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information or to acquire data. Major challenge in such a network is that nodes can freely move, hence the network topology continuously change. In addition, the characteristics of wireless channel such as limited data transmission range, low bandwidth ,high error rate, limited battery power, frequent mobility, high interference, link failure due to mobility[2] make routing on adhoc network a difficult problem to deal with. The routing issues in infrastructure-based networks are very different from routing in infrastructure-less netwoks.Each intermediate host between source and target node acts as router in an adhoc network and the topology of the network changes frequently. Therefore distribution of up-to-date information about the nodes can saturate the network. Also, late arrival of the information can drive the network into instability. Besides this, another problem is that link failure due to mobility is usually very high. Thus for efficient data transmission in MANETs a lot of research effort has been dedicated to the development of efficient routing protocols. 2.2 Routing Protocols for MANETs Routing protocols for ad hoc wireless networks can be classified into several types based on different criteria [3]. These protocols can be broadly classified into four categories based on: 1. 2. 3. 4. Routing information update mechanism Use of temporal information for routing Routing topology Utilization of specific resources.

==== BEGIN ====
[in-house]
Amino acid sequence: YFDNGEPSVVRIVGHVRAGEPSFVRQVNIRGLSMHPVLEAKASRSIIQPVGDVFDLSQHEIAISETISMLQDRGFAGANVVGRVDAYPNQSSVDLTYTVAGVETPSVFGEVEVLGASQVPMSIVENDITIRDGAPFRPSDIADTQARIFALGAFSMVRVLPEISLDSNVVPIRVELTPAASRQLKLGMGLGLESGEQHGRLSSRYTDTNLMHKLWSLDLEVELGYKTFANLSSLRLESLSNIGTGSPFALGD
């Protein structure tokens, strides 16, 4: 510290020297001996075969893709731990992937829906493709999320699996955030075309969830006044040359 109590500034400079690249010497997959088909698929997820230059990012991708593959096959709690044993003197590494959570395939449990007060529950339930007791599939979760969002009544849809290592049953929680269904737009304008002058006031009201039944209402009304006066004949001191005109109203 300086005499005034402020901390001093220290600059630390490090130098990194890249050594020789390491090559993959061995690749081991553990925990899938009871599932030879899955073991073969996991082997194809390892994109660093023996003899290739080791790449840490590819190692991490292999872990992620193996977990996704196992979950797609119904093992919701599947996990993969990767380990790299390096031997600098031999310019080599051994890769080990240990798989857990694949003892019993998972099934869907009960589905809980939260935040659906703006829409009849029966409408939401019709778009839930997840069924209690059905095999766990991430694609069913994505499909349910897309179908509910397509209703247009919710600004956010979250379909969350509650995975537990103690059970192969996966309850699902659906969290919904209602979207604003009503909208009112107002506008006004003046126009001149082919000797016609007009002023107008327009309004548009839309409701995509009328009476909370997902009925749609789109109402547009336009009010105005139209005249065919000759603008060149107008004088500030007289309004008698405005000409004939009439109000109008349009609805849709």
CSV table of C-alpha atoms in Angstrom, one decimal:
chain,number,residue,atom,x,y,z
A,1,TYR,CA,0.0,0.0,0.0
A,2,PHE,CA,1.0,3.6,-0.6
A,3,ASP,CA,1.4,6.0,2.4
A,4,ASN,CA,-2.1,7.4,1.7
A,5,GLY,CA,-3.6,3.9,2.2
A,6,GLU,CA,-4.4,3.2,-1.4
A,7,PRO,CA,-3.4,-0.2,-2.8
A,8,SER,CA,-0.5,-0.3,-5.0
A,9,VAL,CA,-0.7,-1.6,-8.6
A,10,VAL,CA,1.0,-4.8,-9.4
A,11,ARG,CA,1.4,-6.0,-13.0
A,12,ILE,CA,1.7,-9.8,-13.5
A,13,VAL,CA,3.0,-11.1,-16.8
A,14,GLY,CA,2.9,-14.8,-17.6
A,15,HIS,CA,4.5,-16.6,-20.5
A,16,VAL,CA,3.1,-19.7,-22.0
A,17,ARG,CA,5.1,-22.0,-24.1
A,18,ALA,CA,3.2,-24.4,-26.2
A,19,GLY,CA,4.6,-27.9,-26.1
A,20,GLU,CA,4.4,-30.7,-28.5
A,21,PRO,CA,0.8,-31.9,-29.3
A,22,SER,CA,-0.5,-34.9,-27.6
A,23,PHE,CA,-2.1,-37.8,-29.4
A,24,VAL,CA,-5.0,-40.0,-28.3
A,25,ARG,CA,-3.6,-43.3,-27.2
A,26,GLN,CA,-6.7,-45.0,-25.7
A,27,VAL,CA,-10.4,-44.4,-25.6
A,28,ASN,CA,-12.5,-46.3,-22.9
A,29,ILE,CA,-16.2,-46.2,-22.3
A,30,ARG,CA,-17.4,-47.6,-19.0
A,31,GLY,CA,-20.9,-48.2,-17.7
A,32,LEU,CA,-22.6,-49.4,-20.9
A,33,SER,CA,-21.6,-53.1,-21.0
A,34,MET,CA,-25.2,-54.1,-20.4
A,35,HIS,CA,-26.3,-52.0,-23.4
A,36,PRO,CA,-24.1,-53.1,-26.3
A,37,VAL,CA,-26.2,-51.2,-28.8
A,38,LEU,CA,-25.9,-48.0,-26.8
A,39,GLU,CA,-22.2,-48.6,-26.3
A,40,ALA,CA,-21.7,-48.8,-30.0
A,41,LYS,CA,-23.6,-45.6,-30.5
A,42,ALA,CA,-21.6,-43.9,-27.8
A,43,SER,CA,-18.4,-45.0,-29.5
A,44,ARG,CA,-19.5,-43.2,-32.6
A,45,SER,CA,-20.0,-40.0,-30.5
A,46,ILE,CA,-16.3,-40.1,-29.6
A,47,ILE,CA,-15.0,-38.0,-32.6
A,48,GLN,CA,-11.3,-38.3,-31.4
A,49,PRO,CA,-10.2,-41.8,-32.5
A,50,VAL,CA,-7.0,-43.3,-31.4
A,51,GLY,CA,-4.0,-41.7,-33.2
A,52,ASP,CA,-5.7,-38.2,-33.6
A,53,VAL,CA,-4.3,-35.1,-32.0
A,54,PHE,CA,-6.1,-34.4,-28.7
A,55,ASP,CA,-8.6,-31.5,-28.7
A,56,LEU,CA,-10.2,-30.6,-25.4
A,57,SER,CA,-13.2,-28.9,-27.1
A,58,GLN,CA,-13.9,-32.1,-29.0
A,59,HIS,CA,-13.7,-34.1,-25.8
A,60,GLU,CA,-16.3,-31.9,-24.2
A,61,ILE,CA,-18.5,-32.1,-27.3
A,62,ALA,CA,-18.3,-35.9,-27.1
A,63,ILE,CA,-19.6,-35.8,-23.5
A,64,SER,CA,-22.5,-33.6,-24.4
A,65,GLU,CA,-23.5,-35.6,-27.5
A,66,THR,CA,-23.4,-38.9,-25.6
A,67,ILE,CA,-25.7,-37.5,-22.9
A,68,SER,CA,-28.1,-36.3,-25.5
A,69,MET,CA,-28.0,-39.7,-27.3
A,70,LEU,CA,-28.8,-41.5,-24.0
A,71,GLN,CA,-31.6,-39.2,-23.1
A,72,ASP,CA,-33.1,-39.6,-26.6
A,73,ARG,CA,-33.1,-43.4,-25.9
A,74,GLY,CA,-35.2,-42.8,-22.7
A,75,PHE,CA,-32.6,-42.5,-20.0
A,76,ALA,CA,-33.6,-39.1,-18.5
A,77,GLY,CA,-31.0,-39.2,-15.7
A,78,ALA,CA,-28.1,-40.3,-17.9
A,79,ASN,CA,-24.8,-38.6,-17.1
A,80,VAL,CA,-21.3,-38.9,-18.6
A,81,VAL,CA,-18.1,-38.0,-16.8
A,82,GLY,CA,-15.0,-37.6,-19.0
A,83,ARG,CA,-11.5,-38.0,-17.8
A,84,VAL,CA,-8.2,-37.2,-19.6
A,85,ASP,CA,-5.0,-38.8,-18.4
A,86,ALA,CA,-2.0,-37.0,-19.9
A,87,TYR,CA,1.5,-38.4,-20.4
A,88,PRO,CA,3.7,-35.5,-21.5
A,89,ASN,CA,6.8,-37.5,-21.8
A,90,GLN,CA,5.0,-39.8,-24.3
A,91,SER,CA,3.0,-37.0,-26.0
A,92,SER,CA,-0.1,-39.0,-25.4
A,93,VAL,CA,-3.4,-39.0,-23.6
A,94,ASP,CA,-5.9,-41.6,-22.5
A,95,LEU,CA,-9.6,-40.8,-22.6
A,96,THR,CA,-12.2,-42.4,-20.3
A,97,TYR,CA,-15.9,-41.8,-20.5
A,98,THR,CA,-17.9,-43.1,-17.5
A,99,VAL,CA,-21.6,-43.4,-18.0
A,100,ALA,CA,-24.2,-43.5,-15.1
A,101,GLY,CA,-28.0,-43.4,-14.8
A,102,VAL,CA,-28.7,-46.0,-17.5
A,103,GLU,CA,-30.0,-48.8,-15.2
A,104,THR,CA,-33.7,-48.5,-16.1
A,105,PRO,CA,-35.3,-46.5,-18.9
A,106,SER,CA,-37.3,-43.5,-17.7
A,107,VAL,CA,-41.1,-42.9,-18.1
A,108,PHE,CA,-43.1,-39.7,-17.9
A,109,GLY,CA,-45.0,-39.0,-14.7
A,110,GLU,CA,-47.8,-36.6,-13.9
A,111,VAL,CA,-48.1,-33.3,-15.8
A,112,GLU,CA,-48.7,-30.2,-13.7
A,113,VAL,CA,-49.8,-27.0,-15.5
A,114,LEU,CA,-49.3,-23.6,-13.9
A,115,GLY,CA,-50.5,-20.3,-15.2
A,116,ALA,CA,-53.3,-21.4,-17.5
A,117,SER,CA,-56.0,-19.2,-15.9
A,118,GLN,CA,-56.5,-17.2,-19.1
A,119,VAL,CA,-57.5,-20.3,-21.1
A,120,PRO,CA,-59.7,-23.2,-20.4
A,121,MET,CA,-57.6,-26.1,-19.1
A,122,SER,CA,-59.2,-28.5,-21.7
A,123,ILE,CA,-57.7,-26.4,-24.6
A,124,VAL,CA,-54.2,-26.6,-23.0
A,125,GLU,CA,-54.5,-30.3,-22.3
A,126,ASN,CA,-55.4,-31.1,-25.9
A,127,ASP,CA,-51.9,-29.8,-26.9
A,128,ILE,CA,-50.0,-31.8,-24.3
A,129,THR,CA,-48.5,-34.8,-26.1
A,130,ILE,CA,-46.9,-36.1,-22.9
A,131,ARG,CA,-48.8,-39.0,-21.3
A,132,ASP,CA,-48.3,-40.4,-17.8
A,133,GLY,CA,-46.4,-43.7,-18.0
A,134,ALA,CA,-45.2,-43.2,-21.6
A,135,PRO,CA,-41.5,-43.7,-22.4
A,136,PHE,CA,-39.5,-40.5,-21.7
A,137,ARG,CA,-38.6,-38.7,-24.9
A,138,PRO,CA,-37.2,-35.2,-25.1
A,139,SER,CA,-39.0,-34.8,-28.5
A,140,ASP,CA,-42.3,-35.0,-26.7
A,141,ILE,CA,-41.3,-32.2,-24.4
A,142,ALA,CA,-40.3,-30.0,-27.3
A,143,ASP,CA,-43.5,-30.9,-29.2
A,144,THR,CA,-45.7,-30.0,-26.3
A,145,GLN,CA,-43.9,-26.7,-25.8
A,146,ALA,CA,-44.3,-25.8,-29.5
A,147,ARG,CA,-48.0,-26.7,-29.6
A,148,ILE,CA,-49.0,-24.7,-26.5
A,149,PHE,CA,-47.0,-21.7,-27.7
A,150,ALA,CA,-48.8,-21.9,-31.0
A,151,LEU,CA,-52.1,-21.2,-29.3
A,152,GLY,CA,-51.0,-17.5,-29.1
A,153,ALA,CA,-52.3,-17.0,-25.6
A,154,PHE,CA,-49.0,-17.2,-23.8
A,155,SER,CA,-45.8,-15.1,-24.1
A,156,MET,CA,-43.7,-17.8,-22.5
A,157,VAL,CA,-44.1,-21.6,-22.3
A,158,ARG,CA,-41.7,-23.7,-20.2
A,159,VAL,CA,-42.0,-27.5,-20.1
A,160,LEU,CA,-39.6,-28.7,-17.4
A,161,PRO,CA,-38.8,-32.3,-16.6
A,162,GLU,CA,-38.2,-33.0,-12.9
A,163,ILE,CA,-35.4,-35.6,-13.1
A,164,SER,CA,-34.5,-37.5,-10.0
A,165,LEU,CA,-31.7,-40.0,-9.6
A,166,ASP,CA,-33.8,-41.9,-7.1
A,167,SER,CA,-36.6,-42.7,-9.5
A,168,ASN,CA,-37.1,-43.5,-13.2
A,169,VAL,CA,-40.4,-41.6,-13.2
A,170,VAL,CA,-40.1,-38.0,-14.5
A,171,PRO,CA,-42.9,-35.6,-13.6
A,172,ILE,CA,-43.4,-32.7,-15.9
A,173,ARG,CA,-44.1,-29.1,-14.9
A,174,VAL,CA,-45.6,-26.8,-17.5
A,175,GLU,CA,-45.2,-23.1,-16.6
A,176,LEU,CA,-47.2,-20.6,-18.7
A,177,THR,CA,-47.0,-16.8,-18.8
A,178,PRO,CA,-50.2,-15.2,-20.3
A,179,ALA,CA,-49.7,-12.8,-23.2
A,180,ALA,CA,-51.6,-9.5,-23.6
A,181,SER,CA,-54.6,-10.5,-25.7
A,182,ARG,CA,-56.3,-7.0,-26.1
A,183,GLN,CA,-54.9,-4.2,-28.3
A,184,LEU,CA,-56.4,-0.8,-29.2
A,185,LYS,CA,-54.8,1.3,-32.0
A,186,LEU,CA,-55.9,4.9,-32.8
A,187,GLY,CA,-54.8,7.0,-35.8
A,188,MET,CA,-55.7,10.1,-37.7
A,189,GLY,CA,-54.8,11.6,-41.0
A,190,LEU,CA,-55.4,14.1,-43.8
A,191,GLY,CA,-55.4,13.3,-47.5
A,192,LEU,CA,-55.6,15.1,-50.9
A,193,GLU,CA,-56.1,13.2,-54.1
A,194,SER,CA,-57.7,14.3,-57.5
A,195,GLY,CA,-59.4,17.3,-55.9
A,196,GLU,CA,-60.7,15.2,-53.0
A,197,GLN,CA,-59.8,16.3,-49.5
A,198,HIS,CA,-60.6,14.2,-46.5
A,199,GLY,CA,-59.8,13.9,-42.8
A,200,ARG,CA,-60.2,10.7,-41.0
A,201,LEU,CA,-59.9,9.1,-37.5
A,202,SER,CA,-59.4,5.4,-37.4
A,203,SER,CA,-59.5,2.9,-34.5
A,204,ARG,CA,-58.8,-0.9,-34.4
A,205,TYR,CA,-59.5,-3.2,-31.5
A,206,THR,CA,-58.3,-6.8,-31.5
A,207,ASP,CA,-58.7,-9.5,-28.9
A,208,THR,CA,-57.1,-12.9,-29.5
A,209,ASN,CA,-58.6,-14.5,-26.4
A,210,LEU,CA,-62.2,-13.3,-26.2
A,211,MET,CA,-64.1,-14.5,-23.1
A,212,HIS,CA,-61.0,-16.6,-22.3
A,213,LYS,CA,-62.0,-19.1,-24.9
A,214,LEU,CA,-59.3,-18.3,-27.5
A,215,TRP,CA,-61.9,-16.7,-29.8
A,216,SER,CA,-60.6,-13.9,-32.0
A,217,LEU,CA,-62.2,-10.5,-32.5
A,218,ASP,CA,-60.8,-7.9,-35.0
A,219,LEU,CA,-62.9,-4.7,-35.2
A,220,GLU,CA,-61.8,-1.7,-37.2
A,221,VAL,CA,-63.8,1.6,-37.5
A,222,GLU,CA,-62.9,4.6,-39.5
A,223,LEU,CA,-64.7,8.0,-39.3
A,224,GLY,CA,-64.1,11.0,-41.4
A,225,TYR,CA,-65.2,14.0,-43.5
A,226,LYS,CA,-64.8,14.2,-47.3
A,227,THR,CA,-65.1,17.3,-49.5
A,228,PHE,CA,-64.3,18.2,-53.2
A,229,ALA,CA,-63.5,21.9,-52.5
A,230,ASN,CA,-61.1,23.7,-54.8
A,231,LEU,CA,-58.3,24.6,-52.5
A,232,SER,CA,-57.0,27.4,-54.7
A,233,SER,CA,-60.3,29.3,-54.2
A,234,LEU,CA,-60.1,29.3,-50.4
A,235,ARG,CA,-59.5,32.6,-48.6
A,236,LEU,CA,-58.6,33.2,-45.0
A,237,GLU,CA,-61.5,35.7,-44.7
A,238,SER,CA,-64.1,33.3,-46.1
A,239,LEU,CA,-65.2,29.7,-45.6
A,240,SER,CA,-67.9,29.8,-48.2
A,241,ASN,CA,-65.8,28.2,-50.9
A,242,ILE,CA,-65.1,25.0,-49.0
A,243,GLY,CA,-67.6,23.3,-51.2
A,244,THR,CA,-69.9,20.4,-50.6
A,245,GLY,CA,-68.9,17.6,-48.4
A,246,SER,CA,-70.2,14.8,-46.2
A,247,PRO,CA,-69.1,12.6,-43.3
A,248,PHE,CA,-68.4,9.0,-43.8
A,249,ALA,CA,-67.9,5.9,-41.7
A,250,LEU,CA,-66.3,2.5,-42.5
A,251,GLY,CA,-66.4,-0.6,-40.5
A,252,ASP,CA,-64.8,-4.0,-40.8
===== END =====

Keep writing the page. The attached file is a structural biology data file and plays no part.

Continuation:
A classification tree is shown in the figure below.

Routing protocols for Ad Hoc Wireless Networks

Based on Routing information Update Mechanism